Pakistan Institute of Development Economics

Fiscal Policy for Sustainable Growth and Accountable Governance: Can Pakistan Learn from China or Mexico
Webinars Brief 80:2021
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Fiscal Policy for Sustainable Growth and Accountable Governance: Can Pakistan Learn from China or Mexico

Publication Year : 2021
Explore More : Webinars Brief


The Pakistan Institute of Development Economics has organized a webinar titled “Fiscal Policy for Sustainable Growth and Accountable Governance: Can Pakistan Learn from China or Mexico?” The purpose of the webinar is to discuss how Pakistan can learn from fiscal policy initiatives of China or Mexico for long-term growth and accountable governance. A distinguished set of panelists include Mr. Sahuakt Tarin, Federal Minister of Finance and Revenue, was the keynote speaker at the Webinar; Prof. Ehtisham Ahmed, Director of project on Sustainable Transitions in China and Mexico, Grantham Research Institute was the invited speaker and Dr. Musharraf Cyan, Member National Finance Commission, Representing Khyber Pukhtoonkhwa was the discussant of the webinar.

Key Points by Shaukat Tarin:

  • Pakistan need an inclusive and sustainable growth over a long period of time. The economic advisory council proposed that certain structural imbalances must be corrected if we are to grow in a sustainable manner.
  • One of the structural deficiencies is a lower tax to GDP ratio, which is due to the fact that we only have three million taxpayers in a country with a population of 220 million. Aside from that, the government has inherited a slew of challenges, both on the fiscal and external fronts. The very fact is that the growth which was 5.5% was not on solid foundations.
  • Government is focusing on growth on solid footings and unless we do not increase the revenues, we do not bring in fiscal discipline and will not be able to oil our economy towards growth.
  • The revenue targets for this year have been increased quite steeply from around 4.7 trillion rupees to around 5.88 trillion rupees by using all kind of technology, progressive instruments, broaden the tax base and also increase penetration into the retail market. In the first two months the revenues are around 45% better than last year so we basically believe that we are on our way to achieving the 5.8 trillion rupees of revenues.
  • There should be two taxes; income tax and consumption tax and then this should be done gradually over a period of time and we should remove all the other kind of taxes like withholding taxes etc.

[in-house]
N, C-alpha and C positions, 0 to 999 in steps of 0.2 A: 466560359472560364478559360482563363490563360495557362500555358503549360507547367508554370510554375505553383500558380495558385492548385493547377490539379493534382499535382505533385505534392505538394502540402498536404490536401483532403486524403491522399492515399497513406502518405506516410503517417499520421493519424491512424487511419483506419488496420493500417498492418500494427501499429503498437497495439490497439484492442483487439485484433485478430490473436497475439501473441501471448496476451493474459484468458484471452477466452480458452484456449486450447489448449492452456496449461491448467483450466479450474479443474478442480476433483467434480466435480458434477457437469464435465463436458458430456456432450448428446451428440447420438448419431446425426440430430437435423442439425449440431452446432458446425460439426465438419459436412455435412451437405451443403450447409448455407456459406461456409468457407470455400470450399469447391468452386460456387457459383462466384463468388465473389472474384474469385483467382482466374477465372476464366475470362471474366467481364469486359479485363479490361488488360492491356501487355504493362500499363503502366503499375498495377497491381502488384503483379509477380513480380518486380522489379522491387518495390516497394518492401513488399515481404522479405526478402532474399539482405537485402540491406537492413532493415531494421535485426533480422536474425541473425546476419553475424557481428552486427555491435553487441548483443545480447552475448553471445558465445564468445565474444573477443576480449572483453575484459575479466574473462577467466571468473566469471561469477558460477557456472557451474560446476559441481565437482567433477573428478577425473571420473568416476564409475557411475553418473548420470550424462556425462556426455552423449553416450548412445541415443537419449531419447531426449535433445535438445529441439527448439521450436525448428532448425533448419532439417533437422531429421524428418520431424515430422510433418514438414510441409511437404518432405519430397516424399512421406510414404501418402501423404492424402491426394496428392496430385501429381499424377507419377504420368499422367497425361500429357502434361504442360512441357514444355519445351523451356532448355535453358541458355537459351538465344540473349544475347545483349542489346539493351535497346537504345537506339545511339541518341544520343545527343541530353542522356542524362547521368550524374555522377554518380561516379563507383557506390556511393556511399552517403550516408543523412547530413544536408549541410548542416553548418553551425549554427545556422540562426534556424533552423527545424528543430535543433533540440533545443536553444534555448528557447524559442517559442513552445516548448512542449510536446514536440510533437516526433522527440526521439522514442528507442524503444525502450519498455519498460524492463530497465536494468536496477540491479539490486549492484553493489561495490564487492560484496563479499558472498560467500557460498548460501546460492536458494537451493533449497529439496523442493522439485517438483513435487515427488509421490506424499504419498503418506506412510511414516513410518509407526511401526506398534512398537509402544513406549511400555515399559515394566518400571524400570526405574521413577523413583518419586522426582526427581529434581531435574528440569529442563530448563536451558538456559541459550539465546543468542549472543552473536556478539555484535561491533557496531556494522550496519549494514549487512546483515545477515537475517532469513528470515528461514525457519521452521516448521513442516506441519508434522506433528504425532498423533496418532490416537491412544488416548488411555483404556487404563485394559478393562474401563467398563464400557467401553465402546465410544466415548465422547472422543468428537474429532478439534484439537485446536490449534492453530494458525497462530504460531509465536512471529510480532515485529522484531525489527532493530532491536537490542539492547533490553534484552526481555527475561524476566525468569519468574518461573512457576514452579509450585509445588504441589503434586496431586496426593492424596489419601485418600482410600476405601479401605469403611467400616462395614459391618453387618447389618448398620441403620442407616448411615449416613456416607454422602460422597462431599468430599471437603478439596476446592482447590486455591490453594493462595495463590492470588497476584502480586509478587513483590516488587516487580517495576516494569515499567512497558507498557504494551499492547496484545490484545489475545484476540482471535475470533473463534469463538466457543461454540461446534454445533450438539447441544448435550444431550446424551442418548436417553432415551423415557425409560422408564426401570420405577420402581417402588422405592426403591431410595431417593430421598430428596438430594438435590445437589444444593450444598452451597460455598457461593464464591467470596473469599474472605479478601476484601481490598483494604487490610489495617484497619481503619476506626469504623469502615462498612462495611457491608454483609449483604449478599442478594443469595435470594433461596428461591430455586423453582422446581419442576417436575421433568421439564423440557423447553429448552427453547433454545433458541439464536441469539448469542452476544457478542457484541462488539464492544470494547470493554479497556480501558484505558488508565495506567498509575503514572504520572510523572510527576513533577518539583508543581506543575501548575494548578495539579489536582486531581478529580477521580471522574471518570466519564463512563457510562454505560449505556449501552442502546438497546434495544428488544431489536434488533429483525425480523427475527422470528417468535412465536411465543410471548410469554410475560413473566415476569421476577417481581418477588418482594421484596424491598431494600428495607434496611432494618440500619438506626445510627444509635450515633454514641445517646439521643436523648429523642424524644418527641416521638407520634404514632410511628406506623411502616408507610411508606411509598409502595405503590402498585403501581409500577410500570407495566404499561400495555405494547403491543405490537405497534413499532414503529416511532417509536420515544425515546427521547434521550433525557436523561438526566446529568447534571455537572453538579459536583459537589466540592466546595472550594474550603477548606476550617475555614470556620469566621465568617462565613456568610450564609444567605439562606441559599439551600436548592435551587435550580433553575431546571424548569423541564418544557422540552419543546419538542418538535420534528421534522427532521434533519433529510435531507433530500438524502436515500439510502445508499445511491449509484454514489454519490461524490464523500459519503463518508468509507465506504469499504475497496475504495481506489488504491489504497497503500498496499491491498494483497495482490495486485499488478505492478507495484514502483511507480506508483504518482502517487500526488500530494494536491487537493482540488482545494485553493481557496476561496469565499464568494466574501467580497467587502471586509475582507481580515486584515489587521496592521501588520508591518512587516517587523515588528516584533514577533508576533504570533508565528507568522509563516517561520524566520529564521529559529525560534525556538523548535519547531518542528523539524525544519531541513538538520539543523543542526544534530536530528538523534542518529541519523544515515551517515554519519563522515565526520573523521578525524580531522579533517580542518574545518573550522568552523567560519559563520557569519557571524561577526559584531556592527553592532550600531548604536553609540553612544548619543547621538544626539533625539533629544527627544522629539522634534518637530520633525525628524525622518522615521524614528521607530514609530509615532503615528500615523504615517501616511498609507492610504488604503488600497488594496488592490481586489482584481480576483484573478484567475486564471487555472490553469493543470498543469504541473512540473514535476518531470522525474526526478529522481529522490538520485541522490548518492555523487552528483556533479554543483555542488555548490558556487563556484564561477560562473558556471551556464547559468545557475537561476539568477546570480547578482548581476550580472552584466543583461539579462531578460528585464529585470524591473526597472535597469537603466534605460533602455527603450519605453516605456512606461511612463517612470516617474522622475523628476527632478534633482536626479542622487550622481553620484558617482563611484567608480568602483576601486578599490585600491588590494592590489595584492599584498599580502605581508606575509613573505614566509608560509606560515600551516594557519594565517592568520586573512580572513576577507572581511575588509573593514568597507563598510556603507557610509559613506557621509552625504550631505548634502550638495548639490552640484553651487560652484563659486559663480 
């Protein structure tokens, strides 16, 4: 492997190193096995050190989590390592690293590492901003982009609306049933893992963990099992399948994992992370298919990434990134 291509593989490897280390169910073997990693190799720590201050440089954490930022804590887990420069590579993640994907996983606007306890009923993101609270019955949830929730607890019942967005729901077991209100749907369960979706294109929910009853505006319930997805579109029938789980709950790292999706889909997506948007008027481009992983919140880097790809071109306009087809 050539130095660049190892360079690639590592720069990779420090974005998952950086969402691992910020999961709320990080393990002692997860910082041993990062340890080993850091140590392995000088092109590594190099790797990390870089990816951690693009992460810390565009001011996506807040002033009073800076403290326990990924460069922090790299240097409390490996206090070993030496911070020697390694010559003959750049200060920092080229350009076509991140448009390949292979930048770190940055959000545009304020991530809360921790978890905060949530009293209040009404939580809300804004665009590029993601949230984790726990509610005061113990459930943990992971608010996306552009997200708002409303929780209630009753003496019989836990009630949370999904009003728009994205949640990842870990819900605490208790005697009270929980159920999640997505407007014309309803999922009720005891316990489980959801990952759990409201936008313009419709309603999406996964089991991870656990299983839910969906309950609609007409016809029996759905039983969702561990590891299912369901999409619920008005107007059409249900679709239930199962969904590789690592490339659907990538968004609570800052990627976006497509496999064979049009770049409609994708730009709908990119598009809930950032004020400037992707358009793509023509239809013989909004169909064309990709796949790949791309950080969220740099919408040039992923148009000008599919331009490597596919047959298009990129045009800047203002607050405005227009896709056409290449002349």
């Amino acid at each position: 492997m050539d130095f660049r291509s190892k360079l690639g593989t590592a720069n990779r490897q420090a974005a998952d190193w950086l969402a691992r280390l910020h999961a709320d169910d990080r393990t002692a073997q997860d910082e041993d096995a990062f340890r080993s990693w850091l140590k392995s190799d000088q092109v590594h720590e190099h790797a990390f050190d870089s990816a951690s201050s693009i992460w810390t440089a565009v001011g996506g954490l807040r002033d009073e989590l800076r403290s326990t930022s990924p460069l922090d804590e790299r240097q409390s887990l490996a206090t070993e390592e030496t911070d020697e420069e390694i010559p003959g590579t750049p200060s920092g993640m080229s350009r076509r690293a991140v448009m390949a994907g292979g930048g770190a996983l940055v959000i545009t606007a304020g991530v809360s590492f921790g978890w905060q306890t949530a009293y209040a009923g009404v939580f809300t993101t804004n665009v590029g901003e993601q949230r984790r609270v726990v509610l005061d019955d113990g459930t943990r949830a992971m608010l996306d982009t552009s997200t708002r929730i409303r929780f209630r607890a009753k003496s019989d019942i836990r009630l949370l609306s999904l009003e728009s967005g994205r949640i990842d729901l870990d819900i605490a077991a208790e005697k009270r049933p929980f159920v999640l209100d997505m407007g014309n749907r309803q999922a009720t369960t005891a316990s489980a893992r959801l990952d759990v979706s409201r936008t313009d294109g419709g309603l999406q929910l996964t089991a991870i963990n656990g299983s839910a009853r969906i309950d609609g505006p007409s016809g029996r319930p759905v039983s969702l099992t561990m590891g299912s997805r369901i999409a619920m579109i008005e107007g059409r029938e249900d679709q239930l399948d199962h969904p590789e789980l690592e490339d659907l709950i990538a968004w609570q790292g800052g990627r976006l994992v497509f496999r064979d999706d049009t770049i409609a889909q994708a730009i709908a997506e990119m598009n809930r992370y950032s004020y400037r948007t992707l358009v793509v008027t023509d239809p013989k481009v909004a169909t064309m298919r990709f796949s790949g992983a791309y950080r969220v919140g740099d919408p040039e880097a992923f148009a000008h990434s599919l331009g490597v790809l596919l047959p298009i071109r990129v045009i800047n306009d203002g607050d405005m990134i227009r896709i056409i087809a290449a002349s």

• Government has set a target of achieving 20% tax to GDP ratio within the next seven to eight years. To achieve this target, fiscal discipline will be the key. Developmental expenditure needs to be increased and reduce our current expenditure. We need to give space to productive sectors of our economy and focus on consolidation of different sectors such as agriculture, export industry, technology.
  • Government is also trying to uplift the lower strata of the society by social protection initiatives.

Views of Invited Speaker Professor Ehtisham Ahmed

  • Value added taxes are important. China and Mexico integrated value-added tax on goods and services in 2015 which reduced the cost of doing business and increase their tax to GDP ratios in fairly short period of time.
  • Pakistan had faced major revenue problems at the time of independence due to lack central revenue tax collection capabilities. Tax reform is not just about revenues. It is about incentive to producers and investors. It’s about distribution of income, about incorporating effects on environment and externalities and has to be consistent with investment decision and a growth strategy to create a basis for sustainable private investment.
  • Models that are followed by US cannot be applied to the issues of Pakistan and China since the way institutions function in Pakistan or the way institutions function in China are very different from the way institutions function in the United States. So one has to be very careful about US centric models, they don’t even work in Europe since their institutions function differently.